Metaphor allows the reader to visualize the idea of the poet better. Dickinson brings out metaphors from nature, like the weather, light, and the cycle of day and night. In the line, “Without the Formula of sound / It passes and we stay,” use the light as a metaphor to express how it goes off without a warning when the right time comes. In the fifth stanza, the poet associates the loss of light that is special in spring to match with the loss of belief where “Trade” comes upon a “Sacrament” referring to the biblical incident where Jesus chases away the money handlers from the church.
Analysis, Stanza by Stanza
A light exists in spring
Not present on the year
At any other period.
When March is scarcely here
In the first stanza of ‘A Light exists in Spring,’ the speaker speaks of a particular light. It can only be experienced during spring, not any other time. She emphasizes in the line “When March is scarcely here” that this light does appear. As it seems, the light may appear just before the season for Spring does not begin until the third week of March, not in late February.
A color stands abroad
On solitary hills
That science cannot overtake,
But human nature feels.
In this stanza, the speaker claims that “A color stands abroad” on “solitary hills.” According to the speaker, this extraordinary “color” apparently has not been identified in nature by science. The speaker also hints that the color of this special light does not exist at all in nature. Perhaps, it is visible only to the human soul; as such, lights as the rainbow is visible to the eye. Ultimately, this stanza acknowledges that the human heart is alive to things that science can merely understand. In the end, she points out her view that the way nature and human interacts is far more complex and ineffable than a scientific analysis of nature.
It waits upon the lawn;
It shows the furthest tree
Upon the furthest slope we know;
It almost speaks to me.
In this third stanza, she mystically presents as if light and color wait “upon the Lawn.” At the same time, the light also appears in trees that grow very far away and gleams from there for the speaker views it. This strange mystical light “almost speaks” with the speaker from that far distance. Again, she emphasizes the language only known to the soul. Evidently, the speaker attempts to elicit her listeners and readers that the light that she sees is quite impossible to shape into words.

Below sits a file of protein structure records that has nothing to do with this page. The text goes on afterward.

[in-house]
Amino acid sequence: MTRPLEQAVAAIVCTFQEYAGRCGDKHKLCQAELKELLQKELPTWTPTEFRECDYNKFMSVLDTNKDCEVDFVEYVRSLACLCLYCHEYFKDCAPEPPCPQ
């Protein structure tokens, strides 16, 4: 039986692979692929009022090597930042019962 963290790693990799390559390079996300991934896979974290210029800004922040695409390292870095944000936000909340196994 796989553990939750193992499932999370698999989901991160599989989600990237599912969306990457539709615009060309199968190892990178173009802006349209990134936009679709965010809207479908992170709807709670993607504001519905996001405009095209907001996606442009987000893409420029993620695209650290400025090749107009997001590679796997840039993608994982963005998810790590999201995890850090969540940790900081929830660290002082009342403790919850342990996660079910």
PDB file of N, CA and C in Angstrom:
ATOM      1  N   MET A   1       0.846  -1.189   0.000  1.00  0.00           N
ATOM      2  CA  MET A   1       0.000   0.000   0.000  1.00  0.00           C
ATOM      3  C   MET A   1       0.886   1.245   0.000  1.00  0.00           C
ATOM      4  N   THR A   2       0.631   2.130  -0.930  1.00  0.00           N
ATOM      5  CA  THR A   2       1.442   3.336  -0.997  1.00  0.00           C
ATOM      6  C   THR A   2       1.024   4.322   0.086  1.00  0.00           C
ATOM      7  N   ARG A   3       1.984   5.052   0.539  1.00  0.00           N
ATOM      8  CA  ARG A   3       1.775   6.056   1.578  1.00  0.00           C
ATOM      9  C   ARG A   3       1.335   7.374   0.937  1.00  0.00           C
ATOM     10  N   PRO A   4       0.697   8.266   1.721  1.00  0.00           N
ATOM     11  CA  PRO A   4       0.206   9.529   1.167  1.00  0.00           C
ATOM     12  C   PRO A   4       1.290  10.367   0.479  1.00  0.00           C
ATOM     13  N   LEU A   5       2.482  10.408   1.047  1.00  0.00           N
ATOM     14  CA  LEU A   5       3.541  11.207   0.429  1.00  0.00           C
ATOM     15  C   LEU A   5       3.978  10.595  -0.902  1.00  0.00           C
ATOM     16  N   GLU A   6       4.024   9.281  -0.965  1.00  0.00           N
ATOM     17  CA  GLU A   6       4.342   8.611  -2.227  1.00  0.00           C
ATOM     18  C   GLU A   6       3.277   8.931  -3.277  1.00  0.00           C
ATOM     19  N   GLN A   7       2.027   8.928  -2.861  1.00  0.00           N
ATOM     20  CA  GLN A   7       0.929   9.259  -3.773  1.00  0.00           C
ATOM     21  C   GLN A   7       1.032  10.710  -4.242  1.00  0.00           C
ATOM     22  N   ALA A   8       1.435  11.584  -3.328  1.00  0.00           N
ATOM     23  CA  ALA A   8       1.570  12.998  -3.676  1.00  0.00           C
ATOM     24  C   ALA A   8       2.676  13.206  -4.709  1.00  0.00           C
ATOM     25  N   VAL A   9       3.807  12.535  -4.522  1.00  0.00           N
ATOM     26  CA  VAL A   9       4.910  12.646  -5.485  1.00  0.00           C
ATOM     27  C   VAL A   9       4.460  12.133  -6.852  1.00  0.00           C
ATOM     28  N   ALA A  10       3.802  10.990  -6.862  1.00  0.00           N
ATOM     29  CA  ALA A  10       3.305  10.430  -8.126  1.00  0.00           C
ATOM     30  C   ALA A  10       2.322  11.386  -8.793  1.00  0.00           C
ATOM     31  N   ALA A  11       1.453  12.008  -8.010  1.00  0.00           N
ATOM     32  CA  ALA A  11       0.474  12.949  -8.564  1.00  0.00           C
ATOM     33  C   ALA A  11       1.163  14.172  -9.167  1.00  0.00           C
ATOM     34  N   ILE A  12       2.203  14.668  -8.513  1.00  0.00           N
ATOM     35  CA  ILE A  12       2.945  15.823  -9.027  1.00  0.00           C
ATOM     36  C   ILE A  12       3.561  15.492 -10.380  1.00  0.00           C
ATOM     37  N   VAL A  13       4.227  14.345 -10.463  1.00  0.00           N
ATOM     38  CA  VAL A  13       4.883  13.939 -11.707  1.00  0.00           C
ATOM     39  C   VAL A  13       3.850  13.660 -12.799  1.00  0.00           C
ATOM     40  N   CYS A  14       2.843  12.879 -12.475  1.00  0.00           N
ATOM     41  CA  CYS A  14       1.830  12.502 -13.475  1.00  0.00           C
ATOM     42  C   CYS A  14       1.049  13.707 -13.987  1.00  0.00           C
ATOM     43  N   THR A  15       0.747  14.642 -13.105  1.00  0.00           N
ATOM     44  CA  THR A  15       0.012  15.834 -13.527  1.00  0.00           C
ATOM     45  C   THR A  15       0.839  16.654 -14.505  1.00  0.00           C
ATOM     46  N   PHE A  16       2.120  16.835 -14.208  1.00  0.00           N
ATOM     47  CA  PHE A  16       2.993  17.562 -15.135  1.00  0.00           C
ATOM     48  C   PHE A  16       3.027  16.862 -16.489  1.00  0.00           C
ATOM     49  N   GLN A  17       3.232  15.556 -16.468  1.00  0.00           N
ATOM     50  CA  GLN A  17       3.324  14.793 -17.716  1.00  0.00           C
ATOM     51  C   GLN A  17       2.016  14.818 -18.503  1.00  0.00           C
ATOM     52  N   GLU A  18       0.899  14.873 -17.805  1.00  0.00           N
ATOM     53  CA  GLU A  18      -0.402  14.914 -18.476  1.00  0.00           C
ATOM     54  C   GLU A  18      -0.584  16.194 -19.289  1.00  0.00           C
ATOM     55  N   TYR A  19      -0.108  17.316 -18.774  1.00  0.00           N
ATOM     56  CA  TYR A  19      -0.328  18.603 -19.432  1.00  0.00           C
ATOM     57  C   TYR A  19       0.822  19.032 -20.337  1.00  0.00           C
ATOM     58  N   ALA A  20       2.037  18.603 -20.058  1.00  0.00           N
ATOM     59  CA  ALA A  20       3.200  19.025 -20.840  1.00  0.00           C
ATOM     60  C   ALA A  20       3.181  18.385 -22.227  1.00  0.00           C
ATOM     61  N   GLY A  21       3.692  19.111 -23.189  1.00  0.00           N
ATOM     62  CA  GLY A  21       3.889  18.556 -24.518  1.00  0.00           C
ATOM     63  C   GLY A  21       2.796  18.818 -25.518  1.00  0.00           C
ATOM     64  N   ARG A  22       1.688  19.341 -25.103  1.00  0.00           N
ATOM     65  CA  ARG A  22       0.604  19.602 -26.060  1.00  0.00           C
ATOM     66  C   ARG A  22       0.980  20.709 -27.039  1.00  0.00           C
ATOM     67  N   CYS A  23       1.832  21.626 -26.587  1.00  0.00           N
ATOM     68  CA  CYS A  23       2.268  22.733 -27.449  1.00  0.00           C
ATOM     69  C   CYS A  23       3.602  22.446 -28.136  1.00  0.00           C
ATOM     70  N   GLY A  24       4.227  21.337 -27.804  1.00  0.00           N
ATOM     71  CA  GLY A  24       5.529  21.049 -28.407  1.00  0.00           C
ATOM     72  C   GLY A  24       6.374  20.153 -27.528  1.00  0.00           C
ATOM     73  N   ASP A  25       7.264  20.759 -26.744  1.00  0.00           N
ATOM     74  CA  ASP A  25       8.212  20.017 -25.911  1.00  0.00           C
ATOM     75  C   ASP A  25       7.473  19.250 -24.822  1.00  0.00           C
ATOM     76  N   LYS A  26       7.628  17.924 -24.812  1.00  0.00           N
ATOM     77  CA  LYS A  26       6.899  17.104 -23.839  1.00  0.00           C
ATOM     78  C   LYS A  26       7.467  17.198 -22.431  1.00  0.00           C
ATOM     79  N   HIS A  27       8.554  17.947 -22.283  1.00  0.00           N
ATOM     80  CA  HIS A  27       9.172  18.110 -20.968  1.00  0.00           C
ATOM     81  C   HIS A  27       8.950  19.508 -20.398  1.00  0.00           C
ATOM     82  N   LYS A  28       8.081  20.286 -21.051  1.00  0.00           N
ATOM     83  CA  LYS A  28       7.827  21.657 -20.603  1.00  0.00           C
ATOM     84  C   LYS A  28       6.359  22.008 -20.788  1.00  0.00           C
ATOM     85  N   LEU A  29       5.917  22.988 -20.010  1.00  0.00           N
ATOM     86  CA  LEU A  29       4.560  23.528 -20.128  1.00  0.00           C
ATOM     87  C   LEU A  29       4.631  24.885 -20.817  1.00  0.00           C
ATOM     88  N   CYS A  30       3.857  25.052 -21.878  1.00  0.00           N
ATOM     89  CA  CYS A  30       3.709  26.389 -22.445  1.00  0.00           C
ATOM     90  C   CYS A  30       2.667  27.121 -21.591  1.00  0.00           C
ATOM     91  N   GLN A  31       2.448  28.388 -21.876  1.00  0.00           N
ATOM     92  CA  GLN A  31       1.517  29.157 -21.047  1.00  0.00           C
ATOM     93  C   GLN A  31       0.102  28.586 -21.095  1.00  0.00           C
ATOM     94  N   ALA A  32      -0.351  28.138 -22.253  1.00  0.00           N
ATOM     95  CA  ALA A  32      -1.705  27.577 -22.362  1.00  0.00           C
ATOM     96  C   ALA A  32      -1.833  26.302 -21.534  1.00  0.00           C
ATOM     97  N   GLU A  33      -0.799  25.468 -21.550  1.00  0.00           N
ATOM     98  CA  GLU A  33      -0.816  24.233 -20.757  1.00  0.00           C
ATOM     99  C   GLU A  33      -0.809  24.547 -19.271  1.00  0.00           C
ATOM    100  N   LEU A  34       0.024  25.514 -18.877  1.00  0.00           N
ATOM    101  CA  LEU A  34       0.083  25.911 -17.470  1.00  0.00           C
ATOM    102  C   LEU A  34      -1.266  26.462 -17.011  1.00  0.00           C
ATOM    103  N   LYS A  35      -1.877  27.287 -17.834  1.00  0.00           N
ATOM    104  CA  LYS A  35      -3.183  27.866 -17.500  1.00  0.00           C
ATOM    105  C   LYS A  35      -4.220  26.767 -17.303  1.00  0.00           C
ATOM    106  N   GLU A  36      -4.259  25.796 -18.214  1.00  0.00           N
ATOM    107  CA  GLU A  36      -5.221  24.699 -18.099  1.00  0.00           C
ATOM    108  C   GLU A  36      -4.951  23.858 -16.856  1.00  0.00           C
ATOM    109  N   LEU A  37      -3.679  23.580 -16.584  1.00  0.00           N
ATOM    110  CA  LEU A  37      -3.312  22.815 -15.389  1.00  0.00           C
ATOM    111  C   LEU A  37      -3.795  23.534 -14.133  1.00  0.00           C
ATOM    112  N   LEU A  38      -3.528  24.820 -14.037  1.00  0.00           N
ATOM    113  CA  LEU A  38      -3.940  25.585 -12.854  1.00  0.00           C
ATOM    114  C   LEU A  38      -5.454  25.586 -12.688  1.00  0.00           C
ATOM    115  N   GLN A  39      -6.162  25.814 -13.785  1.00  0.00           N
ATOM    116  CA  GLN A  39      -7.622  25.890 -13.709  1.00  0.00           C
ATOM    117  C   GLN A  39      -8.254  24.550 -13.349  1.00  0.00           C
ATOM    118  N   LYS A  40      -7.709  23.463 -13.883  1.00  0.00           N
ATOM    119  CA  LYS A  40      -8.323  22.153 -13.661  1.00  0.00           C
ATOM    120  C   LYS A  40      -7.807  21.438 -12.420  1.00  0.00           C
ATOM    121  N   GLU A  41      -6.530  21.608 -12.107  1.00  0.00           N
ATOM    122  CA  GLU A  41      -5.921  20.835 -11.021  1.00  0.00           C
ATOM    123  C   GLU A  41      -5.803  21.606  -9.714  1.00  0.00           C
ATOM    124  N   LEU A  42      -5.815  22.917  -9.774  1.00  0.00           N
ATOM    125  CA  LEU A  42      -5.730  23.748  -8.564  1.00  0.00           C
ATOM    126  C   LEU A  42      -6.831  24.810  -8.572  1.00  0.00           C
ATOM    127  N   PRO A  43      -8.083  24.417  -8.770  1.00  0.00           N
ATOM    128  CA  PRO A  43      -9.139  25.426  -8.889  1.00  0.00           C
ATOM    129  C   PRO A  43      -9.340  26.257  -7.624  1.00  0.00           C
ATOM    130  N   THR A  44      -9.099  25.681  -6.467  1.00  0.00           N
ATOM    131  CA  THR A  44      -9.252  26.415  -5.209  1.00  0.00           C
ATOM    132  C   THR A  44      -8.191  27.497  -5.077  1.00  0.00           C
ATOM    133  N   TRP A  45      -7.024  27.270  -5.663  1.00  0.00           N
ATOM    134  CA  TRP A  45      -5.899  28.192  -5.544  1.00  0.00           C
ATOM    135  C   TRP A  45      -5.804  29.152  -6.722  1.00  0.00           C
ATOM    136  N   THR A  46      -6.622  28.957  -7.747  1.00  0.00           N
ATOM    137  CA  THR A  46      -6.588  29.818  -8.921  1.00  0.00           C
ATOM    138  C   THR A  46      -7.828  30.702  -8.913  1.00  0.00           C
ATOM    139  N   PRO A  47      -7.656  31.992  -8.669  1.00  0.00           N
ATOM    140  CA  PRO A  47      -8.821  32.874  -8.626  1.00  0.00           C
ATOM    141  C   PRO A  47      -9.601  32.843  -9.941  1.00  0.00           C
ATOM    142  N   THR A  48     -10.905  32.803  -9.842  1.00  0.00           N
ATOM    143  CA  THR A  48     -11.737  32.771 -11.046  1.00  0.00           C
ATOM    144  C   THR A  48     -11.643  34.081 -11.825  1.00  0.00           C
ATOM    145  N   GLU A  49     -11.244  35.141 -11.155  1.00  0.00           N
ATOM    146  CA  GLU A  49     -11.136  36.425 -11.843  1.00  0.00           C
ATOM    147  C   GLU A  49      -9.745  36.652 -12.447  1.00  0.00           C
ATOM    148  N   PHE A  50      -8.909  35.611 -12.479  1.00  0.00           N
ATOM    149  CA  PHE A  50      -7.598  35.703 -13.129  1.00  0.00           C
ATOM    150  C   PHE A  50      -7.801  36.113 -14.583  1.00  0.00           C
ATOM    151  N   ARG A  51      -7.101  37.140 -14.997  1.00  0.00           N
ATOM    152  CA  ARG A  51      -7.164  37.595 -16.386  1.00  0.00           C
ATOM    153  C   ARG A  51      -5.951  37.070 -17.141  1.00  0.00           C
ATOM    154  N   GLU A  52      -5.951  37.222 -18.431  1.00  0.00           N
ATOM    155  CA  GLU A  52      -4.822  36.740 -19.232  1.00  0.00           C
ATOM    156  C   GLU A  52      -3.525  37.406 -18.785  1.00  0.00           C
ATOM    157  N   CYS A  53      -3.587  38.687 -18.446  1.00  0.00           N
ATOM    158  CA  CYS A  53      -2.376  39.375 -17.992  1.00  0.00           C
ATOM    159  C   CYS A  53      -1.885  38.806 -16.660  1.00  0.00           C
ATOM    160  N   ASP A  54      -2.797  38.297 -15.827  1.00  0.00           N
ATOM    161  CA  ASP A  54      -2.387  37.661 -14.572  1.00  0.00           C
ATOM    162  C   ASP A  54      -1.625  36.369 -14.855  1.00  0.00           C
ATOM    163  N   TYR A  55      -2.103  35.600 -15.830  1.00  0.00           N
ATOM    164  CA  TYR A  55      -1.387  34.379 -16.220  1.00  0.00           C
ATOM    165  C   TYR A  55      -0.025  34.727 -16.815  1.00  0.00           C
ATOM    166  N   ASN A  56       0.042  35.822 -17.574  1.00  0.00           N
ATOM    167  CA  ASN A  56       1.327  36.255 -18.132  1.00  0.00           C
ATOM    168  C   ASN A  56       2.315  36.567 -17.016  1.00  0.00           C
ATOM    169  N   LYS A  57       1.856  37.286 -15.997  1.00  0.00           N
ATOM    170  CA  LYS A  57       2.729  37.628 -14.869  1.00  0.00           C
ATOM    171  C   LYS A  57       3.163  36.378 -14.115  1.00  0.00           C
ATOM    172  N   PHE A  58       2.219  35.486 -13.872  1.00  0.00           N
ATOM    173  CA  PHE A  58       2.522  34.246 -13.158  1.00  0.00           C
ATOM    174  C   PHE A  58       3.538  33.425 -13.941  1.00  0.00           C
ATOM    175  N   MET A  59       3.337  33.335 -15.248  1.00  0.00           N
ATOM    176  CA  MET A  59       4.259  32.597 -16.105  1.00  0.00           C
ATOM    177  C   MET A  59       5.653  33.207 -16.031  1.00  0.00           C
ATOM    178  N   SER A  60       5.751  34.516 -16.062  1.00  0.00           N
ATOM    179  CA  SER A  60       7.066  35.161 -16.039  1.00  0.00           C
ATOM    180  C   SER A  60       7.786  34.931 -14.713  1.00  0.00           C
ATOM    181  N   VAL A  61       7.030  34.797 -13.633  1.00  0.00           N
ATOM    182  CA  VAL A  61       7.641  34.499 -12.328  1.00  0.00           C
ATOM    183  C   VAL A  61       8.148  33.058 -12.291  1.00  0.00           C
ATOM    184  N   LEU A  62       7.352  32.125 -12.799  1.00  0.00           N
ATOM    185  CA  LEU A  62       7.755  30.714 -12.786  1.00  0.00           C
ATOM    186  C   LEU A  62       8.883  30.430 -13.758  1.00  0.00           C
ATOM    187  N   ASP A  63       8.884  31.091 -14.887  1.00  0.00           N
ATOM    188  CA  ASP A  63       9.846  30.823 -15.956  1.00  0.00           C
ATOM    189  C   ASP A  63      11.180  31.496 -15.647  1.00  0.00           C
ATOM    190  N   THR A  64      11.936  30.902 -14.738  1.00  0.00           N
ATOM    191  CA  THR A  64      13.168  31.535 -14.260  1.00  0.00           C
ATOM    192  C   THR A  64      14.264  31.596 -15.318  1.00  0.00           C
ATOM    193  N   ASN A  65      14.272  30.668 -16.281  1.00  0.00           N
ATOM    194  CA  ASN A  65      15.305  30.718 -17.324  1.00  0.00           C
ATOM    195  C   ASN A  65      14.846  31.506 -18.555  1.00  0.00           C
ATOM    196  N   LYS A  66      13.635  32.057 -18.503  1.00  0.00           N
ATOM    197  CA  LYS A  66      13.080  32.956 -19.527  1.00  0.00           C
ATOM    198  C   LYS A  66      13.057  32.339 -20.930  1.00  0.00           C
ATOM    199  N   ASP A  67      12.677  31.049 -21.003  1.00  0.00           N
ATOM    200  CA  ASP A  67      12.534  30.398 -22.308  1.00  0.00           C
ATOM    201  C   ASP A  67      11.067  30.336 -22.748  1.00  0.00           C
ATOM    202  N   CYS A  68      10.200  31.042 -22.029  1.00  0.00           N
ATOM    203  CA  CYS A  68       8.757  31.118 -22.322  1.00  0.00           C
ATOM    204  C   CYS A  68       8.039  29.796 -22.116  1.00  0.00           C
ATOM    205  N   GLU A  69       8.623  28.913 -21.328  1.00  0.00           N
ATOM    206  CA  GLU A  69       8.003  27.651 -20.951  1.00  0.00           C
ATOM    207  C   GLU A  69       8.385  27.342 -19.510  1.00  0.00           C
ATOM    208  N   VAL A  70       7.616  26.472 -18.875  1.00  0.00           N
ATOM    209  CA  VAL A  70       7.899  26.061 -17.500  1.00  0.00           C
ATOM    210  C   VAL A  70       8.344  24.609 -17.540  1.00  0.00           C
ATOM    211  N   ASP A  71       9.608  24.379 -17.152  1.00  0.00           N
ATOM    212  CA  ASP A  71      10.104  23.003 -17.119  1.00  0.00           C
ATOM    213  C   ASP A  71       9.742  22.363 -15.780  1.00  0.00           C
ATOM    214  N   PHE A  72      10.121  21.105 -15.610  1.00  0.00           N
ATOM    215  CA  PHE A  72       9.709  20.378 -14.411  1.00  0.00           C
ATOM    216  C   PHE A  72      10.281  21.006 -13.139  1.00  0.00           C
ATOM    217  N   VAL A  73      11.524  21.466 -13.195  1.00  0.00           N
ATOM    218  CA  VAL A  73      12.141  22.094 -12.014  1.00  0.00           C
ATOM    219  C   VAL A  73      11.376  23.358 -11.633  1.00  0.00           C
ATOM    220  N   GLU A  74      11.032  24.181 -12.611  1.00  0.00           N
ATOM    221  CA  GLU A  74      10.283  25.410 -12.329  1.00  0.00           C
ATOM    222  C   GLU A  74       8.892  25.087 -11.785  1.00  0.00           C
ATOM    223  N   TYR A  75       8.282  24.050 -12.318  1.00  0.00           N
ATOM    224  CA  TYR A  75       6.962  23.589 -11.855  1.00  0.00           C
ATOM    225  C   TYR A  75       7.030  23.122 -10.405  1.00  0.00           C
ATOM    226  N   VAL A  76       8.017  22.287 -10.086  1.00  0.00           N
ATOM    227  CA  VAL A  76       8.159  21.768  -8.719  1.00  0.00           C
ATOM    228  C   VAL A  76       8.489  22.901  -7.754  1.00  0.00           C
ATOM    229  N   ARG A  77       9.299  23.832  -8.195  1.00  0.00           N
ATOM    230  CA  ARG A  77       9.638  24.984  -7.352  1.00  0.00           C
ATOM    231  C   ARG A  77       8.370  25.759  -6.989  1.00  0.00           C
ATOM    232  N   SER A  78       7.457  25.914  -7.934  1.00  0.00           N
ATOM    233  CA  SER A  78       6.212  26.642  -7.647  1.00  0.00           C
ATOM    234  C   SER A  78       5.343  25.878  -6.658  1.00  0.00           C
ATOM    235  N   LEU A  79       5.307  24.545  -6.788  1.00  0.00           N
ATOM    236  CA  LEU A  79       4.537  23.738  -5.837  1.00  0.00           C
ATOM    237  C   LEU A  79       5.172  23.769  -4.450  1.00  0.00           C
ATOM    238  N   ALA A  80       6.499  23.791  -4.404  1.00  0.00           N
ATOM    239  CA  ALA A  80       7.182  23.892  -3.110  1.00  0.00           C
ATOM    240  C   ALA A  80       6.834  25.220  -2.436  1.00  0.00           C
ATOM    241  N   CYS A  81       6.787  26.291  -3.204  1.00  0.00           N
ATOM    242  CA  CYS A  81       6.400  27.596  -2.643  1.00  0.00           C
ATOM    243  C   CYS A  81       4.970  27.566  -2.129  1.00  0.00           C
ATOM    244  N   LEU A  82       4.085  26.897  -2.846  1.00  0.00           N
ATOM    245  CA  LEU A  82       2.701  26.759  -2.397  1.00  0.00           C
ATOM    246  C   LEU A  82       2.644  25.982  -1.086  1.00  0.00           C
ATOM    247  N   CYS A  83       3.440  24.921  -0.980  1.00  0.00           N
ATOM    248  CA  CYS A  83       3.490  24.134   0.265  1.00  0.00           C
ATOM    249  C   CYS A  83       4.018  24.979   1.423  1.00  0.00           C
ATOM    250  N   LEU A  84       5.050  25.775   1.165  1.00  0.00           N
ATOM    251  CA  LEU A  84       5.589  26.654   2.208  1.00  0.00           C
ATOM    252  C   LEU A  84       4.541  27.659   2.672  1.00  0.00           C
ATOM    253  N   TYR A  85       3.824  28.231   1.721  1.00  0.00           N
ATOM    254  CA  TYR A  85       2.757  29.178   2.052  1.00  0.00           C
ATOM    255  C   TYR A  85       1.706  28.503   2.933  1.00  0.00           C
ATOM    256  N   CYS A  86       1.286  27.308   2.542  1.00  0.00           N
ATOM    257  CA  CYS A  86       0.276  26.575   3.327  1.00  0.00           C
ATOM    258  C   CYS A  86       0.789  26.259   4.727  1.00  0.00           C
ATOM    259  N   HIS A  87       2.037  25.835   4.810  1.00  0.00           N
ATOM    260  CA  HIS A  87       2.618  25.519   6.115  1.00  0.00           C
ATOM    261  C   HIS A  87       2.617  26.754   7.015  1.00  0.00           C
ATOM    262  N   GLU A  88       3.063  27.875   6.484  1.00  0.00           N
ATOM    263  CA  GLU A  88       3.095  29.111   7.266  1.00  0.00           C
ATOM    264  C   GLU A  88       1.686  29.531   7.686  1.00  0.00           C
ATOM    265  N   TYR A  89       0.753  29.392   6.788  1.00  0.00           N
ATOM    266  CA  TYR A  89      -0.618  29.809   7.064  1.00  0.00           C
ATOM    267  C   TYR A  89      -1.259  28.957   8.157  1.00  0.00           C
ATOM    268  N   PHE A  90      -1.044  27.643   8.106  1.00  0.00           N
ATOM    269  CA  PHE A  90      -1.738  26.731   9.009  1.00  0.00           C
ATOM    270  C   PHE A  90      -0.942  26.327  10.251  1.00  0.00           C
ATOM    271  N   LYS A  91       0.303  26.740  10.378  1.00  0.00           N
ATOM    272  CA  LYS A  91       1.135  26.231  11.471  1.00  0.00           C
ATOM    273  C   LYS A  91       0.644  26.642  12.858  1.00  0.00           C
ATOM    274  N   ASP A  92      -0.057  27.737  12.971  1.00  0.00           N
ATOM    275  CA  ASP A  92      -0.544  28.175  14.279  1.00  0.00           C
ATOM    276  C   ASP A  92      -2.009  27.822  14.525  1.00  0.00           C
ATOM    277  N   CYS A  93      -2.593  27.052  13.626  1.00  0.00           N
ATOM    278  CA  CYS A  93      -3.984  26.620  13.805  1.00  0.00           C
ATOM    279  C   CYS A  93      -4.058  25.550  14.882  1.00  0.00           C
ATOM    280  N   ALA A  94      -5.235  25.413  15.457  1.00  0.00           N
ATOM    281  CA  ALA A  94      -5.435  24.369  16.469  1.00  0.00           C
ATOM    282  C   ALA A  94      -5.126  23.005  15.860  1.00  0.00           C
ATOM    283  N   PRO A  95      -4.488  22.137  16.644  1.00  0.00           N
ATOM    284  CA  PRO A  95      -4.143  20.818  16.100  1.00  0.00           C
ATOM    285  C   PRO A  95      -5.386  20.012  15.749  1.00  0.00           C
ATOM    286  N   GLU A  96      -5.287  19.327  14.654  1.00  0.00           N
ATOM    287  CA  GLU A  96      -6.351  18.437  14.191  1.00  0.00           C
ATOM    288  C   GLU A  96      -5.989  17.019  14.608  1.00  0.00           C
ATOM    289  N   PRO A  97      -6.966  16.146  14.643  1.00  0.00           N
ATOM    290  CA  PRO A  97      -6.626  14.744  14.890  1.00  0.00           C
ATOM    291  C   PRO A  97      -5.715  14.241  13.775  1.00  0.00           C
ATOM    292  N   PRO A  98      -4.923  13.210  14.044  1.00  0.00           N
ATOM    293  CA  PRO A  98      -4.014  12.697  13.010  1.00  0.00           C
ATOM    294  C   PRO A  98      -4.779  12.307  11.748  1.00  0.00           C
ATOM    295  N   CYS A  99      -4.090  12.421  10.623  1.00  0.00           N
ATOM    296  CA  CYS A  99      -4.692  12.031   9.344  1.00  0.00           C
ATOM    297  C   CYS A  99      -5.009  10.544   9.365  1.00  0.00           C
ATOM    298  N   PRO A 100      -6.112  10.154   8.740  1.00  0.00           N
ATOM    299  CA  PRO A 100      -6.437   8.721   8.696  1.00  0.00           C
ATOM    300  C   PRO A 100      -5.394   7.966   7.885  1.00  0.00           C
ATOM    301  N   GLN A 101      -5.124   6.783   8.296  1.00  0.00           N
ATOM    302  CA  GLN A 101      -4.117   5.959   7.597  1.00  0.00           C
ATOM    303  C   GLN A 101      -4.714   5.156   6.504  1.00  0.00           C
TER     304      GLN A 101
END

Then, as horizons step,
Or noons report away,
Without the formula of sound,
It passes, and we stay:
In this fourth stanza, Dickinson speaks of the ultimate nature of light and time, for they do not stay with men forever. Thus the light passes on while the humans remain even after that light is gone. The stanza also highlights the potential truth of “life goes on.” So as we see here, the special light seems to resemble sunlight after it has passed overhead around the noon hour. Evidently, when the time comes, the light leaves without a word, a sound, or some other sign to help her understand the strange feeling. It looks as if Dickinson might have expected the speaker seems to have that this light engendered in her.
A quality of loss
Affecting our content,
As trade had suddenly encroached
Upon a sacrament.
In this last stanza of the poem, the speaker expresses a deep loss. As a continuation of what has happened in the previous stanza, she feels as if something unfortunate has happened. She compares her grief to the way Jesus felt when he saw those money handlers in the church. This loss of the light that is special in spring seems inappropriate as to that of the encroachment of “Trade” “Upon a Sacrament.”
Spring has always been a famous season that inspired and motivated literary personalities across ages. Some of the beautiful poems of spring can be read to understand the talisman of spring.
- ‘Spring in War Time’ by Sara Teasdale
- ‘Sonnet 98: From you have I been absent in the spring‘ by William Shakespeare
- ‘Spring‘ by Christina Rossetti
- ‘Today‘ by Billy Collins
- ‘Lines Written in Early Spring‘ by William Wordsworth